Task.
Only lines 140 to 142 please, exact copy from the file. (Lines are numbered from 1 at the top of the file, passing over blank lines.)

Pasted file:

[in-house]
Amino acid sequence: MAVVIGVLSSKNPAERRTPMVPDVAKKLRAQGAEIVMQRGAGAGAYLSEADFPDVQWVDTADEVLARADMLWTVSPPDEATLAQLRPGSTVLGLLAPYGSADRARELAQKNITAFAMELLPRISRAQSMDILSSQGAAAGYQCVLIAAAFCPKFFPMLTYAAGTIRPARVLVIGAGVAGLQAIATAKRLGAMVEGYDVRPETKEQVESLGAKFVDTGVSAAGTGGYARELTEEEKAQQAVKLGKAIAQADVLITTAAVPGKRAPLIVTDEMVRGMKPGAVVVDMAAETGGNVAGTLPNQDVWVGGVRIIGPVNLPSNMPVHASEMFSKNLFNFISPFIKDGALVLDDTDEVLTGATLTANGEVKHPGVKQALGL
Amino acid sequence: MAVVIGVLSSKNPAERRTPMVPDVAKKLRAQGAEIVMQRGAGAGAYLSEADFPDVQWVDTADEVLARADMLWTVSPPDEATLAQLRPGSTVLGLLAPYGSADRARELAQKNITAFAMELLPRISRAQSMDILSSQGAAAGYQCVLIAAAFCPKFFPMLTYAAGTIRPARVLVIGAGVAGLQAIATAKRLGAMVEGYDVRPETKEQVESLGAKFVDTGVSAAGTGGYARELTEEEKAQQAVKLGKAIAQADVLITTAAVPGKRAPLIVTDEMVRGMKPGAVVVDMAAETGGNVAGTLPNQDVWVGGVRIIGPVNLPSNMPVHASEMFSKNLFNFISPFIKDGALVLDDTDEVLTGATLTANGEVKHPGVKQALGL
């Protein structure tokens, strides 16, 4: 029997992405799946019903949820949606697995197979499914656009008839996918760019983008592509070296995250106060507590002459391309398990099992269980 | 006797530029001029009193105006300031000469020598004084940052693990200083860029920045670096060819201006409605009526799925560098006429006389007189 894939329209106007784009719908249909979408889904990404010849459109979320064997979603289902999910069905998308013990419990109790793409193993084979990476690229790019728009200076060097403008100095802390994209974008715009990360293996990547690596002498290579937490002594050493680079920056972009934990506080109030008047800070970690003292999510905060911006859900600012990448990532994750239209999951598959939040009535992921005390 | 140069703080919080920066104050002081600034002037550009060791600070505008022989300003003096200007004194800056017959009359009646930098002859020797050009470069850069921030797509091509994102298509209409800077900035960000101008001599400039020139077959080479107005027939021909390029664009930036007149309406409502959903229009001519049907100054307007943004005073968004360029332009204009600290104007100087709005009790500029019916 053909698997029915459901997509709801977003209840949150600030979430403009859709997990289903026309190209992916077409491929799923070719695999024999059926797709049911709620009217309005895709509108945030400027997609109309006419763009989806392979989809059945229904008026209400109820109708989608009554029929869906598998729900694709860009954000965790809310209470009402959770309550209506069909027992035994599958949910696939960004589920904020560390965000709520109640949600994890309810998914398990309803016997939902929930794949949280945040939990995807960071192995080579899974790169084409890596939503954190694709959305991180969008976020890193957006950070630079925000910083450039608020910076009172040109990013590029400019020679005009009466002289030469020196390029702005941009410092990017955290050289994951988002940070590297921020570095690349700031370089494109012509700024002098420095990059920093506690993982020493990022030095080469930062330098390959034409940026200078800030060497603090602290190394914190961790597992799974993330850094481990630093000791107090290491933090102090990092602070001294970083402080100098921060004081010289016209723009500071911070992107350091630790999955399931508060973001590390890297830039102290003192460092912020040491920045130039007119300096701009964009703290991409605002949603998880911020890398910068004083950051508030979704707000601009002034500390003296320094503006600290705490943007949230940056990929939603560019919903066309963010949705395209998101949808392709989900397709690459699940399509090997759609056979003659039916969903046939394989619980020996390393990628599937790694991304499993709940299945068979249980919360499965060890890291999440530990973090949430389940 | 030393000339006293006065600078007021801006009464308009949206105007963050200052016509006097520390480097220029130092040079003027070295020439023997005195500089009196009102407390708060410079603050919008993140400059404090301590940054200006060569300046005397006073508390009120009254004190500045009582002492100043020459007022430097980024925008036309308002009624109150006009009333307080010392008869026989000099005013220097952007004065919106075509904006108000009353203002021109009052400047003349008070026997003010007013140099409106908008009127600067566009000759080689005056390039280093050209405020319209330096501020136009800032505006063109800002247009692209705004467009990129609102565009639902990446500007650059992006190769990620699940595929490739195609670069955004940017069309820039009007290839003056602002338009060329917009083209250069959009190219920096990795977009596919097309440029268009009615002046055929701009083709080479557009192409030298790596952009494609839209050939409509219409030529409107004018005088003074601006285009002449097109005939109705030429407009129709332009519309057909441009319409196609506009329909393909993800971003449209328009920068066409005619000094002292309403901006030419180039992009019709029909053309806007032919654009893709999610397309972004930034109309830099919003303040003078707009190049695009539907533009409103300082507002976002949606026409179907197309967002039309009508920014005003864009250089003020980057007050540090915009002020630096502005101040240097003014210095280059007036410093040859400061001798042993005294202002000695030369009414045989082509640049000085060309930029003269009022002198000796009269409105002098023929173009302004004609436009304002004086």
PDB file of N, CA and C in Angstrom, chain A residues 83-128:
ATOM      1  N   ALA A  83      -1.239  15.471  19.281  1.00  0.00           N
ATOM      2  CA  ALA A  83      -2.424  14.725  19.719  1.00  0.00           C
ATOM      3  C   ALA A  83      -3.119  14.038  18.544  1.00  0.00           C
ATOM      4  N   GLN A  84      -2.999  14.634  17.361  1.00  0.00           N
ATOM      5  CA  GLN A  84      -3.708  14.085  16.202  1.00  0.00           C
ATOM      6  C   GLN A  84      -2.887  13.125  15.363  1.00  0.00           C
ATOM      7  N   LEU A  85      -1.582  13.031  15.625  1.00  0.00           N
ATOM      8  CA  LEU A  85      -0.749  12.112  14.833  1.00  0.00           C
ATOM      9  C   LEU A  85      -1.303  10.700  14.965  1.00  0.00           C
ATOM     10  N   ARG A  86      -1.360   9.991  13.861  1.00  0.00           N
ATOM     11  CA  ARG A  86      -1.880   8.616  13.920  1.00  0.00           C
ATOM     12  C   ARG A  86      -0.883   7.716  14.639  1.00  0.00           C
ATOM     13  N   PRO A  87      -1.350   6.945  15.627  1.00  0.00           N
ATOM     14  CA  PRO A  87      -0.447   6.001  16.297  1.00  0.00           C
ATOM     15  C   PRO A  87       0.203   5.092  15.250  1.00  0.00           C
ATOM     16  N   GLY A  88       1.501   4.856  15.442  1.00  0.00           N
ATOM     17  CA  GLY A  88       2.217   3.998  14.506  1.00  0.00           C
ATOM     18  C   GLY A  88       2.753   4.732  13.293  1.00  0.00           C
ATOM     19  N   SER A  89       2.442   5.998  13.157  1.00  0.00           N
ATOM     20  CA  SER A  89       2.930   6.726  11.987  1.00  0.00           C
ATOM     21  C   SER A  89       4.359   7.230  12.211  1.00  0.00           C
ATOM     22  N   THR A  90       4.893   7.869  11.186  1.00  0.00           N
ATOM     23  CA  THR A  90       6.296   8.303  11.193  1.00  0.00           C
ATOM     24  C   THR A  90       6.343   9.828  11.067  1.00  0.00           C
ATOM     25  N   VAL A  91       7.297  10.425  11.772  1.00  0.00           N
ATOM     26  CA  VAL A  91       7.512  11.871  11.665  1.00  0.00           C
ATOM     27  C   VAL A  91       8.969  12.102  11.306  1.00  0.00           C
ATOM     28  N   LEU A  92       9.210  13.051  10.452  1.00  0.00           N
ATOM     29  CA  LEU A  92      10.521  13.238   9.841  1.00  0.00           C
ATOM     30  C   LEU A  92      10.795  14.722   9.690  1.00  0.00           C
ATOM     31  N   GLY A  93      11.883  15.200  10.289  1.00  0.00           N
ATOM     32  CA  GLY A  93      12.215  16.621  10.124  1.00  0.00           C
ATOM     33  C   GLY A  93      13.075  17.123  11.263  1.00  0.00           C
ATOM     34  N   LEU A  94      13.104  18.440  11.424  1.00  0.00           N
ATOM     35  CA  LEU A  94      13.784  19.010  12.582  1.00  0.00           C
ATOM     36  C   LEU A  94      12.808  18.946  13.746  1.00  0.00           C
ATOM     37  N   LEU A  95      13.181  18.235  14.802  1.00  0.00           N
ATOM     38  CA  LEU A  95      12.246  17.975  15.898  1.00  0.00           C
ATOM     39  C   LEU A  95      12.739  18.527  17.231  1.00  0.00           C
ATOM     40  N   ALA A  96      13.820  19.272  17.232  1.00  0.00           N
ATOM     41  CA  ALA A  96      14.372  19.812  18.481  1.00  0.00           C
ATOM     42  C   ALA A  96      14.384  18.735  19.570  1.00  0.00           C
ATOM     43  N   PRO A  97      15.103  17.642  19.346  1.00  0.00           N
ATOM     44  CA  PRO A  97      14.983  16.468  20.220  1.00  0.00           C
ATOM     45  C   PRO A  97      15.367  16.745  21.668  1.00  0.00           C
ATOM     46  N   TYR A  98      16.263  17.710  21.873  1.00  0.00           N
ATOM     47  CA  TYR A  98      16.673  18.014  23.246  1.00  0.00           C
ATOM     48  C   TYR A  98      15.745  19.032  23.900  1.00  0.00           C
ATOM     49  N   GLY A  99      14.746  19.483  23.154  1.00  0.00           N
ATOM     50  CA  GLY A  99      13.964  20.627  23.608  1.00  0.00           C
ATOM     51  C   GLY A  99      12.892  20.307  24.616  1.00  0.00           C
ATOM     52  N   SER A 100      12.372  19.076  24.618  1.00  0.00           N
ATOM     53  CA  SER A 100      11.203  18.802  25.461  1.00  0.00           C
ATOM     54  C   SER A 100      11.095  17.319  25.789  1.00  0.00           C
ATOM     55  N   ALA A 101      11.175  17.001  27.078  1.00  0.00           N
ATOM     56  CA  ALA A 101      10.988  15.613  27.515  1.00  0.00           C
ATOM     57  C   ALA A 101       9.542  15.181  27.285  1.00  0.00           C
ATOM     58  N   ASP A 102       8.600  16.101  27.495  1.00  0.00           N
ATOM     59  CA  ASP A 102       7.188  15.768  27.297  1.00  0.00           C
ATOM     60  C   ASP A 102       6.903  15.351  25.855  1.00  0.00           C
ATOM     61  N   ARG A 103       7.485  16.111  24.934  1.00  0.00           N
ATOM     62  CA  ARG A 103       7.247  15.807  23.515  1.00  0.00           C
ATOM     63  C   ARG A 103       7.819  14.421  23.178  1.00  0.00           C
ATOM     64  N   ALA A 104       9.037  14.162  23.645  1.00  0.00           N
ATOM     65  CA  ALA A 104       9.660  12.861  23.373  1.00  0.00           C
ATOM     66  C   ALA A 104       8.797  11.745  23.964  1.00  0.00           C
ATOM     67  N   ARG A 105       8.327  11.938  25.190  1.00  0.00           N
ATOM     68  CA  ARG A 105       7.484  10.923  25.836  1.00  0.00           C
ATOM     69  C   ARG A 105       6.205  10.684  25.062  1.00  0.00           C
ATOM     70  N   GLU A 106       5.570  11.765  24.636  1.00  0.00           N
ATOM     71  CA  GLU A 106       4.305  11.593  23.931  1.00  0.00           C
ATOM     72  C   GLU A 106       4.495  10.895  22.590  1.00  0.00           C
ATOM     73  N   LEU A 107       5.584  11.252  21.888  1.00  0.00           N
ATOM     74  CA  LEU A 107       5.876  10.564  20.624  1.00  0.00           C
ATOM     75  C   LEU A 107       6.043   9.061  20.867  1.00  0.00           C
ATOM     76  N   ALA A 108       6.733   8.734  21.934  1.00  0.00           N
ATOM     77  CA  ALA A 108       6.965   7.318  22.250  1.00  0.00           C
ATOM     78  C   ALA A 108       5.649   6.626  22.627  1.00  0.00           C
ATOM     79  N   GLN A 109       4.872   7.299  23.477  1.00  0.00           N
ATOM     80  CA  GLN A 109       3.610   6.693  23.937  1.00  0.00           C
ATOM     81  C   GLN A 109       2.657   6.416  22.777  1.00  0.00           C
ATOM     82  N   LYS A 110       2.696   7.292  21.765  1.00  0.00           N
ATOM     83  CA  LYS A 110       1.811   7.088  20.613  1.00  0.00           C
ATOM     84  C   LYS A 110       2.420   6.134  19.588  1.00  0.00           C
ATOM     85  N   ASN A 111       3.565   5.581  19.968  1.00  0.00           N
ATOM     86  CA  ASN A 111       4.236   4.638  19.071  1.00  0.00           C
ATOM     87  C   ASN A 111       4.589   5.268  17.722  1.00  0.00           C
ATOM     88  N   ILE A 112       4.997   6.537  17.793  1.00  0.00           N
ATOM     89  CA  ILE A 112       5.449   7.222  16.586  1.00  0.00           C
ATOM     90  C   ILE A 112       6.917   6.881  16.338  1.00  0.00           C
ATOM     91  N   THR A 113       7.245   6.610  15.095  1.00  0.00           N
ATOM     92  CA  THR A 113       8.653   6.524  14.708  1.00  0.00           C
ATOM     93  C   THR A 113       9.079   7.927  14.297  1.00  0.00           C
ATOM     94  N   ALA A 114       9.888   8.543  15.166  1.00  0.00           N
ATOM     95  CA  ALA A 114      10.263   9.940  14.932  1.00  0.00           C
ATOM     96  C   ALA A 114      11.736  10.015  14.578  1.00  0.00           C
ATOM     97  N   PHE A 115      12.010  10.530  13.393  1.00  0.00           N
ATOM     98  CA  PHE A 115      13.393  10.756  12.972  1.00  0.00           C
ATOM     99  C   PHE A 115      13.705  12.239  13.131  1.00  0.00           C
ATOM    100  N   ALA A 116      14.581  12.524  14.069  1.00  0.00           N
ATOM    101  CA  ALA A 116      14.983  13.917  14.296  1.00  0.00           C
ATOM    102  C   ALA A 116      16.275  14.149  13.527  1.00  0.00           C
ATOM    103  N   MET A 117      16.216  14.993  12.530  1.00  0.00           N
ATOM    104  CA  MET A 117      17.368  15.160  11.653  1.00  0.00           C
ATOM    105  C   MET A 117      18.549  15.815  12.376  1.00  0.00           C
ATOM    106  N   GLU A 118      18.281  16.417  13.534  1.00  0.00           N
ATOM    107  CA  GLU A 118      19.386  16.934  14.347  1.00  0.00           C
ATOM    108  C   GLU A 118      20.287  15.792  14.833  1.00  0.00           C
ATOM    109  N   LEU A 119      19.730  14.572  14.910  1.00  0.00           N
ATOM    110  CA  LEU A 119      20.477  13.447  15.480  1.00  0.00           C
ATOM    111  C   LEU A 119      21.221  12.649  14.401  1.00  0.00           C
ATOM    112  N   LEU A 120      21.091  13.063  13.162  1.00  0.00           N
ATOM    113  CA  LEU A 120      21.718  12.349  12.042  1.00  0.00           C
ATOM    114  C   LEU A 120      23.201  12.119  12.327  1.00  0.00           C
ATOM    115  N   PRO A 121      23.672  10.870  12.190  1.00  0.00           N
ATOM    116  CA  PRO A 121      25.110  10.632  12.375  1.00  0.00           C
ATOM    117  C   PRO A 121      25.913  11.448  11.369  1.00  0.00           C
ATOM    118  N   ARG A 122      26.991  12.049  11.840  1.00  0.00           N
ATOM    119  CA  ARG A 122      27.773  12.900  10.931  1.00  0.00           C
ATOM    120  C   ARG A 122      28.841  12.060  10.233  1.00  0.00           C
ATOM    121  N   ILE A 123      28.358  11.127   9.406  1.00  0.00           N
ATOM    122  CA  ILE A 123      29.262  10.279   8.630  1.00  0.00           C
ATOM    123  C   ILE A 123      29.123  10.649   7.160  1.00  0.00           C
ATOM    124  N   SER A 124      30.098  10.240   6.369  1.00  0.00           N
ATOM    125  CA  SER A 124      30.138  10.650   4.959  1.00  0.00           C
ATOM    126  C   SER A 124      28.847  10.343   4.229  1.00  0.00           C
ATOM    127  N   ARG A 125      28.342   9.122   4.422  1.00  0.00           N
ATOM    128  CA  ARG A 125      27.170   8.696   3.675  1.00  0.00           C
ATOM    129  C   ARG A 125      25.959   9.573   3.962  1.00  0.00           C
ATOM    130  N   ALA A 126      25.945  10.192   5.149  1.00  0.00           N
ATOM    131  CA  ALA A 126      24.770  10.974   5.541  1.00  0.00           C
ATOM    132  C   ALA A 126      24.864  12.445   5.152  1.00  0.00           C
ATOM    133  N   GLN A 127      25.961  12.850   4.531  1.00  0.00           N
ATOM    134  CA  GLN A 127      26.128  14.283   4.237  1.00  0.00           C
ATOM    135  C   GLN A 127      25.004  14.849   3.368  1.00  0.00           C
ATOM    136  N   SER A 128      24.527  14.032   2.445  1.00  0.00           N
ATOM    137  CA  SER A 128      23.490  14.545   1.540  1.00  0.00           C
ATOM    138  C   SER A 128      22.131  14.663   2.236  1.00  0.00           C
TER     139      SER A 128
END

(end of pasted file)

ATOM    135  C   GLN A 127      25.004  14.849   3.368  1.00  0.00           C
ATOM    136  N   SER A 128      24.527  14.032   2.445  1.00  0.00           N
ATOM    137  CA  SER A 128      23.490  14.545   1.540  1.00  0.00           C